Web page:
Prey

Prey

Blumhouse Productions, Hyde Park Entertainment, Tremendum Pictures, USA, 2019
AKA: Solo
Director: Franck Khalfoun
Writer: David Coggeshall, Franck Khalfoun
Cast: Logan Miller, Kristine Froseth, Jolene Anderson, Jerrica Lai, Phodiso Dintwe, Anthony Jensen, Jody Mortara, Vela Cluff, Joey Adanalian, Nathan Healy

Young Toby Burns is full of guilt over his father’s death. His dad wanted him to help out in the garage, but instead he stayed inside surfing the internet on his phone, while his dad was murdered by carjackers outside.

He reluctantly join the Lost and Found program. This program involves two weeks on a sailboat at sea outside the coast of Malaysia leading up to a “solo”, where the members of the program is left on a deserted island each, all by themselves, for three days and three nights.

At first Toby isn’t doing to good. Monkeys steal his food, he steps on a shell and injure his foot and he gets ill and throw up all over the place after eating raw clams. He also believes someone or something is watching him from the dark of the jungle and he panics and uses up his only signal flare.

Next day things get a little better as he meets Madeleine. She is sixteen and lives on the island with her mother. She shows him plants that can be used to take the pain away from his injured foot, she hunts and cooks for him and teaches him how to spear fish. She also warns him about the snakes, but tells him he’ll be safe as long as he stays on his side of the island and keep close to the fire.

Madeleine has lived on the island since she was a little girl. She came there with her parents who were missionaries. The island was inhabited then but her father and everybody else died. She doesn’t really remember what happened but she thinks her mother killed them all. And she tells Toby her mother mustn’t know about him or he will be killed too.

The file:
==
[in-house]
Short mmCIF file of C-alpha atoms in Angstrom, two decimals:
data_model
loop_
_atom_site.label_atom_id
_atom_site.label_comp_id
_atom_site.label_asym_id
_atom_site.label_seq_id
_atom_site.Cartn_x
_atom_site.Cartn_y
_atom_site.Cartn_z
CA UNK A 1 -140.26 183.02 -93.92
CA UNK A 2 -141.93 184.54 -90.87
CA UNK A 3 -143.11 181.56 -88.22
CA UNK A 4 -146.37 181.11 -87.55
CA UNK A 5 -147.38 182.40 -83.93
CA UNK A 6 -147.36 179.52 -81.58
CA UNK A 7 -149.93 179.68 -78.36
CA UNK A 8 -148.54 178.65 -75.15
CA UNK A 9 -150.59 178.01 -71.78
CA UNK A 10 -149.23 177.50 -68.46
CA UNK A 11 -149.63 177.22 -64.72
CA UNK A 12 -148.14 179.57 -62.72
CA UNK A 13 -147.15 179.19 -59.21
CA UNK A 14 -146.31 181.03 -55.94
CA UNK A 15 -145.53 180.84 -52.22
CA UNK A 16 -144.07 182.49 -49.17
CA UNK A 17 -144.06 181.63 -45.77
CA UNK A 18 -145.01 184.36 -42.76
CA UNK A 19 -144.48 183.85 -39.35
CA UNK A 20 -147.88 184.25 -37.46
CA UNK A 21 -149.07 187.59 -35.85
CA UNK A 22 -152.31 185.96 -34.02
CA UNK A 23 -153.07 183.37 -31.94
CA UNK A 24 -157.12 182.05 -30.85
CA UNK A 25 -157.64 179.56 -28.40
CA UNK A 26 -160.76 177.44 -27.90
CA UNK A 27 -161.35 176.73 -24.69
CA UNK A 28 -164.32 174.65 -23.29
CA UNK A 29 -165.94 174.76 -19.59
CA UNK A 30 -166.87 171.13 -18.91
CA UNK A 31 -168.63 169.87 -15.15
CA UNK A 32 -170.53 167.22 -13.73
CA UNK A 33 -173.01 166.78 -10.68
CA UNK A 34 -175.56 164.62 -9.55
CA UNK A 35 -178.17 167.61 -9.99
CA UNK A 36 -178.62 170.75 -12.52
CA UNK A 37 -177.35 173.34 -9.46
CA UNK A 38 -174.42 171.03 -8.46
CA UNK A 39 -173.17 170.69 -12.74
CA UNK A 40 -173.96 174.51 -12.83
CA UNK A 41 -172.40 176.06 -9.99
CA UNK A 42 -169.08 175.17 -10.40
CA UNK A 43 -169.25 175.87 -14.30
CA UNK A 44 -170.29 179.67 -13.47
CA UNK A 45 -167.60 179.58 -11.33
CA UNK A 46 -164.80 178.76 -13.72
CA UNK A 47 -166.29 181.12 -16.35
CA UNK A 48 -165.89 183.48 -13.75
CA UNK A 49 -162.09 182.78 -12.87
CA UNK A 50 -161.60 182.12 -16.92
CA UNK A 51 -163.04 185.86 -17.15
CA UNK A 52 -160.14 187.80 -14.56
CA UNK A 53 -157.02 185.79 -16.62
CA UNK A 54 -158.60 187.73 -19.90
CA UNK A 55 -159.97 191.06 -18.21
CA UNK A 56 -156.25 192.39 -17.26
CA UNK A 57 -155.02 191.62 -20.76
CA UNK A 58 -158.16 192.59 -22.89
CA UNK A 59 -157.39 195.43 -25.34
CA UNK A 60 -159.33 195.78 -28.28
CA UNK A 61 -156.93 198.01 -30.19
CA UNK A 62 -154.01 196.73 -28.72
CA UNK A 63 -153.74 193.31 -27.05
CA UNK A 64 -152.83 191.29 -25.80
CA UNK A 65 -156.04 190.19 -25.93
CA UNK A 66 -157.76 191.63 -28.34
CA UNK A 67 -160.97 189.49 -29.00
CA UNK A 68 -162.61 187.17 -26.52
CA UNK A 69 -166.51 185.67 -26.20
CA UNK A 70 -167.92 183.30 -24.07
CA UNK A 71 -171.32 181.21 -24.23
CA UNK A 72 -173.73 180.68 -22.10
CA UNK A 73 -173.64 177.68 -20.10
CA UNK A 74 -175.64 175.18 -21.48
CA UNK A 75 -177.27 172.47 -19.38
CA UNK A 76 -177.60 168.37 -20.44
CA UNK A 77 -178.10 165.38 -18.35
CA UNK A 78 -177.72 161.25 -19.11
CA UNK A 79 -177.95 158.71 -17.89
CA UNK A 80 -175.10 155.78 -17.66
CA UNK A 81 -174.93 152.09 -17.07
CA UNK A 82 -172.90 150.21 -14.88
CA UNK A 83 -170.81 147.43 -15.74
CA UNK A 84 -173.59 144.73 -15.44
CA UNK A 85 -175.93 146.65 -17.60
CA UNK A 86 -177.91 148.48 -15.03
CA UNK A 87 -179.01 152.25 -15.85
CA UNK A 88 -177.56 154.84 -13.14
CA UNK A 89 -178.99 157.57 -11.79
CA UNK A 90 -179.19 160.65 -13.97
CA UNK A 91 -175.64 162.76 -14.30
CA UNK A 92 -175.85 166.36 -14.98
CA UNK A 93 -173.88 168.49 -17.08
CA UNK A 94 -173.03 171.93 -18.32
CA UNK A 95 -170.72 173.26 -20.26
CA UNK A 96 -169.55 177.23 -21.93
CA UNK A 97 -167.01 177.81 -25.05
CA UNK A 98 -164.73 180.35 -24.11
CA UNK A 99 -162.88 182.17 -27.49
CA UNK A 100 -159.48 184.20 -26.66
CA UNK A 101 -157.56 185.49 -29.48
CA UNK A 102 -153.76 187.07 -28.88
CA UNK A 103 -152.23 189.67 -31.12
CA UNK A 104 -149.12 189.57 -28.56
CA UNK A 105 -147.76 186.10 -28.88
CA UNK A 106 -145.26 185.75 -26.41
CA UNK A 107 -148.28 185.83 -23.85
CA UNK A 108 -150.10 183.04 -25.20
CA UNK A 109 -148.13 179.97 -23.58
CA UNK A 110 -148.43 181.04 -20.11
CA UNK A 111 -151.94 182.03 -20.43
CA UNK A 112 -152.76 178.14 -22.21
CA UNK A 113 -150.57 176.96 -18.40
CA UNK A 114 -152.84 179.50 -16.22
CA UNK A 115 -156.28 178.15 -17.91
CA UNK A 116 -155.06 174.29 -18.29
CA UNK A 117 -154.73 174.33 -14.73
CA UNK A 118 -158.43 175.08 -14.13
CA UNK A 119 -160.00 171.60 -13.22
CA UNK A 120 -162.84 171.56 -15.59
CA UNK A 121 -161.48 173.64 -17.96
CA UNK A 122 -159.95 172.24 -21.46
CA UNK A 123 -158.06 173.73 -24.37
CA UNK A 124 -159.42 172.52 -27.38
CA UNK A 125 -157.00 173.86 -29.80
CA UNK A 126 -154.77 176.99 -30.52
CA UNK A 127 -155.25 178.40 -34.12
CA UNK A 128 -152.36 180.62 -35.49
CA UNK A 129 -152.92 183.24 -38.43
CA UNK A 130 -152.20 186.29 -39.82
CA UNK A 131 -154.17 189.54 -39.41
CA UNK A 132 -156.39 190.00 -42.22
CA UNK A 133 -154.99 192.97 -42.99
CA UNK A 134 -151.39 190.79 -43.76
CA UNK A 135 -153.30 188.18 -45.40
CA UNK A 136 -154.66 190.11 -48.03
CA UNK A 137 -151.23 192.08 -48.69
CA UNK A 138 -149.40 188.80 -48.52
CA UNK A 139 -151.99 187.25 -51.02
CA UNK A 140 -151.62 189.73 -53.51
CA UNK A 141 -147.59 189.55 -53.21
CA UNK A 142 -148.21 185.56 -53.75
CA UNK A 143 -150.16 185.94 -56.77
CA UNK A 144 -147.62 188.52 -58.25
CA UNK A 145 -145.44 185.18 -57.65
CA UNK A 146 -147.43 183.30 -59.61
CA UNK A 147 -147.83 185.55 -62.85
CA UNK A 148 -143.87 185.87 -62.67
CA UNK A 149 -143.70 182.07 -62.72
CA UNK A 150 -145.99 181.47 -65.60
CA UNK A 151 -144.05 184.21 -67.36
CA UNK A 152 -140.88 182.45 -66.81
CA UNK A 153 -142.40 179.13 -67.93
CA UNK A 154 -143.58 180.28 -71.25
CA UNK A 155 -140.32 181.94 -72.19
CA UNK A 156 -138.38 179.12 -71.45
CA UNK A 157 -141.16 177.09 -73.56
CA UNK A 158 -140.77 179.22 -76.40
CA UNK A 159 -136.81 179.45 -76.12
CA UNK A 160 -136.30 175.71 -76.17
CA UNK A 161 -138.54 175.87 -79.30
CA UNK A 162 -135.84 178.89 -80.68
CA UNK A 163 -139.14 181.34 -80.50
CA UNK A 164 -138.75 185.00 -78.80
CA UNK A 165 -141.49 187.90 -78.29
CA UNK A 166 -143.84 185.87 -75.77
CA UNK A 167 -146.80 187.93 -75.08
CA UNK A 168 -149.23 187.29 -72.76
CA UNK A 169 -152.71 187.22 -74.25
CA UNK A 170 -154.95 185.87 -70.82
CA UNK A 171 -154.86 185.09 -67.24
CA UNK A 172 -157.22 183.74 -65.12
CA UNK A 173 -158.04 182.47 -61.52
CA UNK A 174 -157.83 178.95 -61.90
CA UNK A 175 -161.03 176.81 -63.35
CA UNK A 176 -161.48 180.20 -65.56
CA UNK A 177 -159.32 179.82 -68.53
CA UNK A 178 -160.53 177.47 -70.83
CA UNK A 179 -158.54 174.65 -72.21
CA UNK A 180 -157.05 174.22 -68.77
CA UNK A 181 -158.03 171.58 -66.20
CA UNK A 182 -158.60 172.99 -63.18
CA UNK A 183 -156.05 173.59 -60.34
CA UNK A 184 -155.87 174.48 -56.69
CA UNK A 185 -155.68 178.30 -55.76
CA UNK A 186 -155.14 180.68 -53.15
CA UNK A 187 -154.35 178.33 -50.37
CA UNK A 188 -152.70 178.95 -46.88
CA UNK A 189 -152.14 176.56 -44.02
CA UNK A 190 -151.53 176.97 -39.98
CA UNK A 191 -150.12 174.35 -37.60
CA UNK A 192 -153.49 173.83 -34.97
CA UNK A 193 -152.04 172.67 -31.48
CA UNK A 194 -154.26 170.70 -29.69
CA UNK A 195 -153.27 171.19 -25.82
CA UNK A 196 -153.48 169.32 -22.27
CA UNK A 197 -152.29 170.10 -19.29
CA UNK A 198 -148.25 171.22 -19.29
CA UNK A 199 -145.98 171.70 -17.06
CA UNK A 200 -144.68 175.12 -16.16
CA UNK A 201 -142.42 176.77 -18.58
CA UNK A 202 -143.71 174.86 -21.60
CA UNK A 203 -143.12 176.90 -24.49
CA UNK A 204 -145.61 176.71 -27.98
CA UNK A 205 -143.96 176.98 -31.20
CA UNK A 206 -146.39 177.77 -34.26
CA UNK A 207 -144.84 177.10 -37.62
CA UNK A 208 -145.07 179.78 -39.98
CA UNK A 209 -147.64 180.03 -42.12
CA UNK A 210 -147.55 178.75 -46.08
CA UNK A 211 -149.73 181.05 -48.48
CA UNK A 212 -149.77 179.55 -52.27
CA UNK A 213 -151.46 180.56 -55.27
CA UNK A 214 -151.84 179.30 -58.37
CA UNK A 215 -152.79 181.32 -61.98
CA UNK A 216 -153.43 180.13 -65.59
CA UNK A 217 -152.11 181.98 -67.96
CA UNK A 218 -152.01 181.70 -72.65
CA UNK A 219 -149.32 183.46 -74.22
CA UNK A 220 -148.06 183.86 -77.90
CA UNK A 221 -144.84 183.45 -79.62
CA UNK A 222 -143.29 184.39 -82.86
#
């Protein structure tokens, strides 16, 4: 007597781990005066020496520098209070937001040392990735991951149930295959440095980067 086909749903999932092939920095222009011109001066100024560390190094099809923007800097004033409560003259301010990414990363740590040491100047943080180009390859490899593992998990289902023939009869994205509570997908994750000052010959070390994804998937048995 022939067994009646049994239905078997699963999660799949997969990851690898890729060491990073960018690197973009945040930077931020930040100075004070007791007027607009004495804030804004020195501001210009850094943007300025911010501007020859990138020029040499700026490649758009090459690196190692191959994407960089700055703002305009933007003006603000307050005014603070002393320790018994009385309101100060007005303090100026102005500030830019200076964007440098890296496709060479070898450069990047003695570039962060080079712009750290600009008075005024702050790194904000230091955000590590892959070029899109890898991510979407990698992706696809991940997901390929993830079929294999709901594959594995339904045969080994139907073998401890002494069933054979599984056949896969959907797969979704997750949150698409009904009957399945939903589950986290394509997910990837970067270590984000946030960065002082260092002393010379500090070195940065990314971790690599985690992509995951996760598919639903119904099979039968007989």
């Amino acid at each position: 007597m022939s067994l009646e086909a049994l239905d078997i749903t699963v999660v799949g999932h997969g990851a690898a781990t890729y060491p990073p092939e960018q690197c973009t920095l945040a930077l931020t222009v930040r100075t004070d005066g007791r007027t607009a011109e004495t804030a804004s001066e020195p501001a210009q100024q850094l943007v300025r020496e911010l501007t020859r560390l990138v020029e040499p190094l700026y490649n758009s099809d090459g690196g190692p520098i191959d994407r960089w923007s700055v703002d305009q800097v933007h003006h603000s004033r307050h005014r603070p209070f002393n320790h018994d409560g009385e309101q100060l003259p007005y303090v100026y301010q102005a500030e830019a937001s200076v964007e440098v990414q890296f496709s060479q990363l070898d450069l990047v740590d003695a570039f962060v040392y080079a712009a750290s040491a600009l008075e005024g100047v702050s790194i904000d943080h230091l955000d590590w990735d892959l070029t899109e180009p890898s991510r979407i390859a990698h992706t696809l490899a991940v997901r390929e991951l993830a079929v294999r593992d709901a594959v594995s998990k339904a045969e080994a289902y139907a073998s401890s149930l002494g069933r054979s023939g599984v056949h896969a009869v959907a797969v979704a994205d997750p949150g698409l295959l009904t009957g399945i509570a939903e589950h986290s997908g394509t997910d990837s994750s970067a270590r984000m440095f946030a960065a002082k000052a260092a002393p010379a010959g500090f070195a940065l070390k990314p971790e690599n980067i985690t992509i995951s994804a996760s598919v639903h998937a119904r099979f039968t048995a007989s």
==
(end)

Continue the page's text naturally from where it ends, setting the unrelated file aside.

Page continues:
Toby decides he can’t leave Madeleine on the island, but he has to keep out of her mother’s sight until the boat comes back for him and there is also some sort of creature lurking in the dark.

There are some obvious plot holes. No program in the world would leave teens alone on uninhabited snake infested islands without means to communicate. Toby is having nightmares about a man in a monkey suit stabbing his father to death. Yet he never saw the murderer since the carjackers raced from the scene before Toby got there. Madeleine is dressed much like any sixteen years old girl on a hot summers day. If she’s been isolated since she was a little kid, where does she buy her clothes?

Apart from this, and the fact that meeting Madeleine transforms Toby from a helpless victim to a full blown Rambo in just a couple of days, the film isn’t all bad. It’s a quite OK little horror movie and I did enjoy it.

My verdict: 5 out of 10.

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Tilt

Tilt

Ball & Chain Productions, ReKon Productions, USA, 2017
AKA:
Director: Kasra Farahani
Writer: Kasra Farahani, Jason O’Leary
Cast: Christian Calloway, Elijah Collins, Joseph Cross, Jessy Hodges, Billy Khoury, Kyle Koromaldi, C.S. Lee, Brian Leng, Ron Marasco, Rya Meyers, Shelley Mitchell, Alexia Rasmussen, Jade Sealey, Kelvin Yu, Junes Zahdi, Michael Zakhar, Keir Gilchrist, Logan Miller

Jack Torrance is a writer with writersblock. He pretends to be working but starts to slip into madnes. Sorry wrong film, but not really. Joseph Burns did a documentary about flipper games called Tilt which had some success and ever since, he has been working on his new film. It’s not really going anywhere and in reality he is unemployed and on his way into a depression. His wife Joanna is pregnant but her work as a nurse is what keeps them floating.

Joanna tries to use her connections to get Joseph a job, but he’s not really interested. He doesn’t seem very interested in the expected baby either. When he doesn’t get anywhere with his film, he takes to roam the streets at night showing more and more psychotic signs. Obviously he is heading for disaster.

Tilt basicly is Shining except for the suroundings. Instead of an isolated Hotel we’re in the middle of the city. Joseph Cross even looks a bit like a young Jack Nicholson, but unfortunately Farahani is no Kubrik. Acting is fine and execution of the film is OK. The story is boring and predictable though.

My verdict: 3 out of 10.